In London, one of the shows that’s opening this summer seems to be getting most of the attention.  That show is a musical version of the hit film GHOST with a book and lyrics by Bruce Joel Rubin who won an Oscar for his original film screenplay and music and additional lyrics by Dave Stewart and Glen Ballard who have been fixtures in the music world for quite some time.  Word of mouth is that it’s excellent and will no doubt follow in the footsteps of BILLY ELLIOT, SISTER ACT, and PRISCILLA QUEEN OF THE DESERT and will be seen on American shores soon.  When I heard about this show, I began to realize that there has been a trend, a somewhat unsettling trend if one thinks about it, in musical theatre lately.  Although there are still totally original shows, there are far more musicals, especially in London, that spring from non-musical films.

This is not a new phenomenon – over the past few years Broadway has seen it in shows such as DIRTY ROTTEN SCOUNDRALS, LEGALLY BLONDE – THE MUSICAL, and SWEET SMELL OF SUCCESS, but there just seems to be more of them now.  Not only are there shows based on live action films, but stage musicals based on animated features like SHREK – THE MUSICAL and THE LION KING are popping up with more frequency.

While I was thinking of this, I realized that a recent trend that is fortunately dying out was the “and then we wrote” musical where a show was cobbled together about a singer or group using their music.  Shows like BUDDY and JERSEY BOYS have been around for a while, but this type of show was generally in a revue format.   Often, when a story is imposed on a group of songs like this, it is either extremely weak or superfluous; It’s only there to frame the songs.  Since people are basically going to hear the music anyway, audiences don’t seem to miss plot.  BUDDY is one such musical, the brief story only linked songs by The Crickets and people like Richie Valens and the Big Bopper.  It ran for 13 years in London while other, much better musicals failed.  Many audience members made annual pilgrimages to see the show because they loved the music so much.  It wasn’t so much a “musical” as it was a concert, often with the audience singing along – obscuring the “show” for anyone who was there for the joy of a book show.  JERSEY BOYS is a better for us “traditionalists,” but it is still not a “musical” in the truest sense.  Here, the show is only a reason to hear the songs.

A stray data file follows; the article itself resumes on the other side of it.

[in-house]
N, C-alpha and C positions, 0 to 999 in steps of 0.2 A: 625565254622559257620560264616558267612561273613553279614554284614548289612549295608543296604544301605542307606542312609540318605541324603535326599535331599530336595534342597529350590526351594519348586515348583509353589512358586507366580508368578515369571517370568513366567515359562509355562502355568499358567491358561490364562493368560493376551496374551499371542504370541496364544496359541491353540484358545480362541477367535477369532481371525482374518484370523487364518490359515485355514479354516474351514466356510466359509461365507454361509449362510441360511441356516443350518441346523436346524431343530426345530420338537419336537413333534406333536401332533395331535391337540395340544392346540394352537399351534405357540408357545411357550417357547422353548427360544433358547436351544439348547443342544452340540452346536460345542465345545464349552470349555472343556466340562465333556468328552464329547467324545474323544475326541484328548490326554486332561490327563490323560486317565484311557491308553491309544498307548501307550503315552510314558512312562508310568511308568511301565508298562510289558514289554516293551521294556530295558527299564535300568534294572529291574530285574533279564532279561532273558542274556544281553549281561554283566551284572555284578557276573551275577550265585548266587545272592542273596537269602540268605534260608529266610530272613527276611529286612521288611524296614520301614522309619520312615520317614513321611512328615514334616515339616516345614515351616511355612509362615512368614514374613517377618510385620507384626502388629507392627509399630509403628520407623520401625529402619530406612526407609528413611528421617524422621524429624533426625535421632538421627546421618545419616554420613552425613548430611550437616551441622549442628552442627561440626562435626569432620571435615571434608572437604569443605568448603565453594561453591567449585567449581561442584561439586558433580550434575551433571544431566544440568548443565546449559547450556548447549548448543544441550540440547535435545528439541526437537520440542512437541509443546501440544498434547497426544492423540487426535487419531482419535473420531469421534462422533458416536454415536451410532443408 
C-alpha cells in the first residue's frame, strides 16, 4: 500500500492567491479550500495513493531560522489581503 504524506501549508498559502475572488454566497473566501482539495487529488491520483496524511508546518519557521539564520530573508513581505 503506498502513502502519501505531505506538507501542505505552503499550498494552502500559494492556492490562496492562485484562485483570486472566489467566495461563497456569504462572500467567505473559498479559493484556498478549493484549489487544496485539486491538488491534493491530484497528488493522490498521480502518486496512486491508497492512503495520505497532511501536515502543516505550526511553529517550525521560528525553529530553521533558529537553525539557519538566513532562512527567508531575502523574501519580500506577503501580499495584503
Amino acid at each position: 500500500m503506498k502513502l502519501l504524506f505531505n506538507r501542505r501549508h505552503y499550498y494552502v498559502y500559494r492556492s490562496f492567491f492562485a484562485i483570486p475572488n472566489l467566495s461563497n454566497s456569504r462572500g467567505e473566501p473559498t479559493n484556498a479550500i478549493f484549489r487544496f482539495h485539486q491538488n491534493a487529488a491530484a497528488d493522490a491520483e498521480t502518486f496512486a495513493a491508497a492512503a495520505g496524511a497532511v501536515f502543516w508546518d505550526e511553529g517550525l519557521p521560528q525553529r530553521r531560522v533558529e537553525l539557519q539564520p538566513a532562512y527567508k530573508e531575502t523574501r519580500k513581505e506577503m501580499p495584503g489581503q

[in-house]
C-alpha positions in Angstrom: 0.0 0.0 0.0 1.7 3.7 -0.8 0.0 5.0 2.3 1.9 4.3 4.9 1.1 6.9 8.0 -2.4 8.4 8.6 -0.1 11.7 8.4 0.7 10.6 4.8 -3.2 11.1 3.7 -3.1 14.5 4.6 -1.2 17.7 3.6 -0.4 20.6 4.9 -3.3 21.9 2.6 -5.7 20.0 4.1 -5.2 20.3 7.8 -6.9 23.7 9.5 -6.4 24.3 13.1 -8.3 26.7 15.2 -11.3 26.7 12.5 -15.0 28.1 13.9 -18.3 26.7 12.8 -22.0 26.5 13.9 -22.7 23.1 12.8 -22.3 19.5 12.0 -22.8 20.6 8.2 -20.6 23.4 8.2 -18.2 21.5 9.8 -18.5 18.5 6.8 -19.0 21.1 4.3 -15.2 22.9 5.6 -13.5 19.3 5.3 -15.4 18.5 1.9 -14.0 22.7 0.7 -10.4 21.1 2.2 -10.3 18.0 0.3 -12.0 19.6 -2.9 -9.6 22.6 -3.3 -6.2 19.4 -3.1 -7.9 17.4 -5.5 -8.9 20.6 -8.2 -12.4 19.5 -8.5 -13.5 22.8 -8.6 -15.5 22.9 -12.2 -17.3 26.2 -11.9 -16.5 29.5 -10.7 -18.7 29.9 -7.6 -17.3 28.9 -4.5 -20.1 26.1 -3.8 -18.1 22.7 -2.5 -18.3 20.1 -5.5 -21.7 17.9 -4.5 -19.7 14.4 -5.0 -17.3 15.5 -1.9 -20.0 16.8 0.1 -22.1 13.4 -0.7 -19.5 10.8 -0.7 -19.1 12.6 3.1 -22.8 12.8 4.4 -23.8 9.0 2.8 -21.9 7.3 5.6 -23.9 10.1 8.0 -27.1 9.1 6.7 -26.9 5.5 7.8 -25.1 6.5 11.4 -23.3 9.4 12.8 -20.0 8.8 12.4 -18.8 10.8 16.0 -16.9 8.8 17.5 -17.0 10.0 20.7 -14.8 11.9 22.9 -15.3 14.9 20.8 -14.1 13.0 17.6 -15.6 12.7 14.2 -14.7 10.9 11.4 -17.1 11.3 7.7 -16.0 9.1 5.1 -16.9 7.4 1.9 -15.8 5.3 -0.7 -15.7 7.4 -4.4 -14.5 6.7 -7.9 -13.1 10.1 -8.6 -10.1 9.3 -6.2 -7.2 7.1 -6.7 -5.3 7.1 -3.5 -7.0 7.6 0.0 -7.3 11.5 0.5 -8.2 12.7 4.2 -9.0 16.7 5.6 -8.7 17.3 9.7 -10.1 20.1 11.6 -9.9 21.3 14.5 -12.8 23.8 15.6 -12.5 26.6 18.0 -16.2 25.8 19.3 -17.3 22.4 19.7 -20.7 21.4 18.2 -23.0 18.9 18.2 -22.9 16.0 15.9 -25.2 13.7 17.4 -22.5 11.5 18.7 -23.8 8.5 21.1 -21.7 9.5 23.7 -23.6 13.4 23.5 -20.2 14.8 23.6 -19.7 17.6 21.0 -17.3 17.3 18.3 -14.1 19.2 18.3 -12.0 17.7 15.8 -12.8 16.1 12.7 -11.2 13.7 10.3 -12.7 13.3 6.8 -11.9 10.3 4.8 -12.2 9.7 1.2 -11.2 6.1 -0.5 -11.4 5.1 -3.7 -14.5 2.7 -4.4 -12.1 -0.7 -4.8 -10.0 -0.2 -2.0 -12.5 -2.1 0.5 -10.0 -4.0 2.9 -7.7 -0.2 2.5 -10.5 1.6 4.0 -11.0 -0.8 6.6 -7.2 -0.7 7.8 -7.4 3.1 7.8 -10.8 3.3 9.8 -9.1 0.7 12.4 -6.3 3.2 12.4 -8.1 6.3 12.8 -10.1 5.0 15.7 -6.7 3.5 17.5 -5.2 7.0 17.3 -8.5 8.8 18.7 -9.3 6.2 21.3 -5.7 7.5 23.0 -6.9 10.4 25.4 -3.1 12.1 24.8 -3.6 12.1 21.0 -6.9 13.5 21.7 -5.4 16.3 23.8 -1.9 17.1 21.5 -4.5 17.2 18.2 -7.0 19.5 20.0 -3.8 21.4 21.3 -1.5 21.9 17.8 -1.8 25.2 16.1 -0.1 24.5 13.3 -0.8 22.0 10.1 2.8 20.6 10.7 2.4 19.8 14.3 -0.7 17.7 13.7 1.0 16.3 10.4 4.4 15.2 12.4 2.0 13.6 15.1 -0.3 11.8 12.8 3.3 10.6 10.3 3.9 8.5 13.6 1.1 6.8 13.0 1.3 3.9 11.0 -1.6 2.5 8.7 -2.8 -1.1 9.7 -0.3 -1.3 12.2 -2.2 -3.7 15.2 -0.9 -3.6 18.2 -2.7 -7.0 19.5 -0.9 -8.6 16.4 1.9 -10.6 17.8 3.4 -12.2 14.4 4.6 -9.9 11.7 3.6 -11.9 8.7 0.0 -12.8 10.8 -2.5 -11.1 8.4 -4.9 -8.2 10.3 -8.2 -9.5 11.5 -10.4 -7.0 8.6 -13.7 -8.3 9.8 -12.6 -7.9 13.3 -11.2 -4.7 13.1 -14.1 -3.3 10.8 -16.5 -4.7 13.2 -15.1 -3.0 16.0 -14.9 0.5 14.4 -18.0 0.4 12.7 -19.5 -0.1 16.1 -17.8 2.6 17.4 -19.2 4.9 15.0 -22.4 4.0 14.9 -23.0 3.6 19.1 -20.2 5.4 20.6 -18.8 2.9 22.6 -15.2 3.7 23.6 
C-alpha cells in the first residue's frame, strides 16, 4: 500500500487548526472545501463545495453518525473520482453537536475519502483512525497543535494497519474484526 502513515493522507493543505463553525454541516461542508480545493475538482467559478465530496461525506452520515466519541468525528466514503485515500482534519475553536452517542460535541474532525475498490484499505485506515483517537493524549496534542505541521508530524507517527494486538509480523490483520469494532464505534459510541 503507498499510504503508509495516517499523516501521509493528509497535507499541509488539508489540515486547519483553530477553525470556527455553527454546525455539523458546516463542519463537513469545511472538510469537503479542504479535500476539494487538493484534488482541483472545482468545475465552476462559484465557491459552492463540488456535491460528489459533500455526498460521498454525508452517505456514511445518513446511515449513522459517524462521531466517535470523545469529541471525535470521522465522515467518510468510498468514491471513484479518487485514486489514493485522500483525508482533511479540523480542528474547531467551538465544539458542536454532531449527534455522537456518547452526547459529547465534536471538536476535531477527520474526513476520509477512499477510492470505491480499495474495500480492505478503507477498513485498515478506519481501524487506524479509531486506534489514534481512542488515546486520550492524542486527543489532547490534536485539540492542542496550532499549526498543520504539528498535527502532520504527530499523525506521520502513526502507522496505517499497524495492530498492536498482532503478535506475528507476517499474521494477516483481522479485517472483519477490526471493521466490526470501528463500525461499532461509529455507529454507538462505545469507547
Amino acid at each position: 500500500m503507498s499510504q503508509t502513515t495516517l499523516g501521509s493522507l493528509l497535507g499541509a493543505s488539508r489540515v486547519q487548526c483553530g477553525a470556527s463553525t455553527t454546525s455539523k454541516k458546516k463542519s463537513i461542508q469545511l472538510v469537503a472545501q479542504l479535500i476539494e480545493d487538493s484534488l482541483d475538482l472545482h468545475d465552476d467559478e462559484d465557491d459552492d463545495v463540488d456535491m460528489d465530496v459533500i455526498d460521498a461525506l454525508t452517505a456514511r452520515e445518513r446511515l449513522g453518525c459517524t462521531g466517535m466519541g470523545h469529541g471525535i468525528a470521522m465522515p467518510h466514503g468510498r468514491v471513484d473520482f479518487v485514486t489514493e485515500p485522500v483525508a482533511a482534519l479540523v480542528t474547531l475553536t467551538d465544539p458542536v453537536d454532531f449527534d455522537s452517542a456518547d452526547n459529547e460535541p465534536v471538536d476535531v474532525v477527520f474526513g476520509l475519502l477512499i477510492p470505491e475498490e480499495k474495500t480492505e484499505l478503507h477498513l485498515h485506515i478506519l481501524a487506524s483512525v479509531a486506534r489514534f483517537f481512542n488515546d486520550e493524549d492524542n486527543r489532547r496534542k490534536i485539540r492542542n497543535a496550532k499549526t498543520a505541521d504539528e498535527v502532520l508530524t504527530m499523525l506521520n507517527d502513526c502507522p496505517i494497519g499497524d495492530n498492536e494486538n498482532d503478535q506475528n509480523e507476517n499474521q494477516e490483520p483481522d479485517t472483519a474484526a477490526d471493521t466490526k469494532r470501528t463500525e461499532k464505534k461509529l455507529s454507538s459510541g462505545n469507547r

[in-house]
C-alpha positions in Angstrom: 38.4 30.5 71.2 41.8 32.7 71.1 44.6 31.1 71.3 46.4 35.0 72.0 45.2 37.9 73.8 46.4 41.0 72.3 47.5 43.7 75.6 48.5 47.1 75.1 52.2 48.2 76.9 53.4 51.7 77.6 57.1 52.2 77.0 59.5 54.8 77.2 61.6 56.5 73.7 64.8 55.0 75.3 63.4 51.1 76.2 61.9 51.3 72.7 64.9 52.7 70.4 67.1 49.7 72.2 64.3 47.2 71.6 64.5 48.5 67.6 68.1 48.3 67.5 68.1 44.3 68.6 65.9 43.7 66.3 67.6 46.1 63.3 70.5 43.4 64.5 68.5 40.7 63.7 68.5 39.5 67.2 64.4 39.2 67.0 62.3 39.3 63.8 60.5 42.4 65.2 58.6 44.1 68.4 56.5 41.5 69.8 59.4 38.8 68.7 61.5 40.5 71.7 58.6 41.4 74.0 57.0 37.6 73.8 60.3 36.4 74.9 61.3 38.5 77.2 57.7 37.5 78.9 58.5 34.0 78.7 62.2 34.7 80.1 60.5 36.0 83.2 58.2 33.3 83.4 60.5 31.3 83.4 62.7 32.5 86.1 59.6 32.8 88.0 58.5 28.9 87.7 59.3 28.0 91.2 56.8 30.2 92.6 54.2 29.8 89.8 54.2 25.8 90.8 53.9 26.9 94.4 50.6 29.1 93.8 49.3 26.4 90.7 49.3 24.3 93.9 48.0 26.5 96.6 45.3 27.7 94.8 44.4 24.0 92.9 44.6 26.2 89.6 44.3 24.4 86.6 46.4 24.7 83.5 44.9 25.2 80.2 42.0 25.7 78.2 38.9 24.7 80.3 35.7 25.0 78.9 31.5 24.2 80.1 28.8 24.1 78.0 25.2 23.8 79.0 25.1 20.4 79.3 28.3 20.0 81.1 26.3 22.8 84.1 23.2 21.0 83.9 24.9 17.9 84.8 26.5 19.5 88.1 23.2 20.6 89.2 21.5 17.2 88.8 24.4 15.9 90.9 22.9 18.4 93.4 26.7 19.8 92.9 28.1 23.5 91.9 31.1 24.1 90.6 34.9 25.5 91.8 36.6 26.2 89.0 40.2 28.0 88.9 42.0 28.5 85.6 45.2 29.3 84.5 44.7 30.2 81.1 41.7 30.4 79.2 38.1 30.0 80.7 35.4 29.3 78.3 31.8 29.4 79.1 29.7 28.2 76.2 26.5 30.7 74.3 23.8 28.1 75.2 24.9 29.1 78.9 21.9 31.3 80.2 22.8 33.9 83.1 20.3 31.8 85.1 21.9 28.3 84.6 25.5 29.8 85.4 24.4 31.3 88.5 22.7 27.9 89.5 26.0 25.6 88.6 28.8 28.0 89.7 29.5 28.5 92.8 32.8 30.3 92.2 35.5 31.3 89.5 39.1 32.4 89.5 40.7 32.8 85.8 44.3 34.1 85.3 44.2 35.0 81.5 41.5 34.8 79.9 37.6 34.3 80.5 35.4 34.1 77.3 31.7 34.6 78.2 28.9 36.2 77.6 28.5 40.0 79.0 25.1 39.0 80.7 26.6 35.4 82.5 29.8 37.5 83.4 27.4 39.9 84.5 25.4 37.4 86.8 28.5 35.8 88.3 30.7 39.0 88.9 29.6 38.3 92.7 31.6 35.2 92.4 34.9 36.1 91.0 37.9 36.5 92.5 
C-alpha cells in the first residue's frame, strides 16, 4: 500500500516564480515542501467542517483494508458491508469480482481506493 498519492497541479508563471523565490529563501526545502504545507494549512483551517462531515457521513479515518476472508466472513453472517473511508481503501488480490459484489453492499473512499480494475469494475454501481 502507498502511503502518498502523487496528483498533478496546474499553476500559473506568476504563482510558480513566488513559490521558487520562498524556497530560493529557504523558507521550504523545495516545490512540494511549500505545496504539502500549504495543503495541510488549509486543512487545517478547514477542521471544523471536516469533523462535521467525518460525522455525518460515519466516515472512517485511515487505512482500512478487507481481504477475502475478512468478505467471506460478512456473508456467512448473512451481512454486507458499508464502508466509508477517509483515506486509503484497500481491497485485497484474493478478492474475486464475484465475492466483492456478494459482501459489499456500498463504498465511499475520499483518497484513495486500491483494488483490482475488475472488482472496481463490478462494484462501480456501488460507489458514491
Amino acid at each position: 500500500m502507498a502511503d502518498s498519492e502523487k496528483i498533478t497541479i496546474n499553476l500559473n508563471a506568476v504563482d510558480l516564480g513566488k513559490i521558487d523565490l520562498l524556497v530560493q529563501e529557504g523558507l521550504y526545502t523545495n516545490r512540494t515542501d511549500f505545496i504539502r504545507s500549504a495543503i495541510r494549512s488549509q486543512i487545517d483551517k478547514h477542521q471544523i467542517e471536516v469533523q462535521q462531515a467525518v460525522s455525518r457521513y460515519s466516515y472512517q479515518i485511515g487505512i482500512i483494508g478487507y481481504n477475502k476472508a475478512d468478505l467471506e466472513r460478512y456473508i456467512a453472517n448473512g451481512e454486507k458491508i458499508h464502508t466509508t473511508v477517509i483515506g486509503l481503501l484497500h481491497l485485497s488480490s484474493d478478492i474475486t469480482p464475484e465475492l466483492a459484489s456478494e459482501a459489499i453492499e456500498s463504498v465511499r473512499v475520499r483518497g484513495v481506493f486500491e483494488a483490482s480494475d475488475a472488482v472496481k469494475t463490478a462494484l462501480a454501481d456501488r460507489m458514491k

MAMMA MIA! is different.  The music ABBA made famous has been interestingly interpolated into an existing story.   This story was adapted from a 1968 film and a failed 1979 musical.  The original film, BUONA SERA, MRS. CAMPBELL, was written by Melvin Frank, Denis Norden, and Sheldon Keller and was then taken by Alan Jay Lerner and Joseph Stein for CARMELINA, a Broadway musical that ran for only 17 performances.  They got it right with MAMMA MIA!, and the show is currently playing in eight cities around the world and touring on three continents.  Here, a way has been found for the ABBA music to be a part of the story, and it works beautifully.  Of course, it is wonderful music, and that doesn’t hurt.

…But I digress.

Now, we’re facing more movies being adapted for the stage as musicals.  This is moderately risky since even film musicals adapted for the stage haven’t always worked.  Productions of SEVEN BRIDES FOR SEVEN BROTHERS, STATE FAIR, GIGI, and CALAMITY JANE all failed at the box office although they sometimes do well touring.  However, adaptations such as BILLY ELLIOT and SISTER ACT are mostly intelligently done, so they work.  ELLIOT is the more successful of the two from an artistic standpoint because all aspects of the music (with the excepting of one number that is cheap in comparison – a song and dance done with large dresses that just doesn’t fit with the rest of the show) are more intrinsically combined.  The nuns in SISTER ACT are sublime as is their music by Alan Menken and Glen Slater; however, the music for the secondary characters, especially the “thugs” gets tiring and is just too silly and trite.  On the whole, however, the show is joyous and leaves one’s face sore from smiling so much.

The other films to musicals that started in Britain include: DIRTY DANCING (which is closing soon in London and has no new music, just rehashed “classics.”), MARY POPPINS (which seems a little long but is still fun and wonderfully staged – especially Burt tap dancing around the proscenium.), and PRISCILLA.   The United States has added its share with THE LION KING (currently in seven cities around the world.), LEGALLY BLONDE, SHREK: THE MUSICAL, and XANADU (which was more of a nostalgic comment on the trendy elements of an era – sweat bands, roller disco, and leg warmers) than it was an attempt to retell the original film’s story), and the latest film to musical on Broadway which is receiving good notices, CATCH ME IF YOU CAN.  Terrence McNally based his book on the 2002 film and Marc Shaiman and Scott Wittman of HAIRSPRAY (Oh, wait… I forgot about that well adapted John Waters film to musical – There are far more than I first thought!  IT’S AN INVASION!) fame did the songs.  It’s received five Tony nominations and mixed reviews.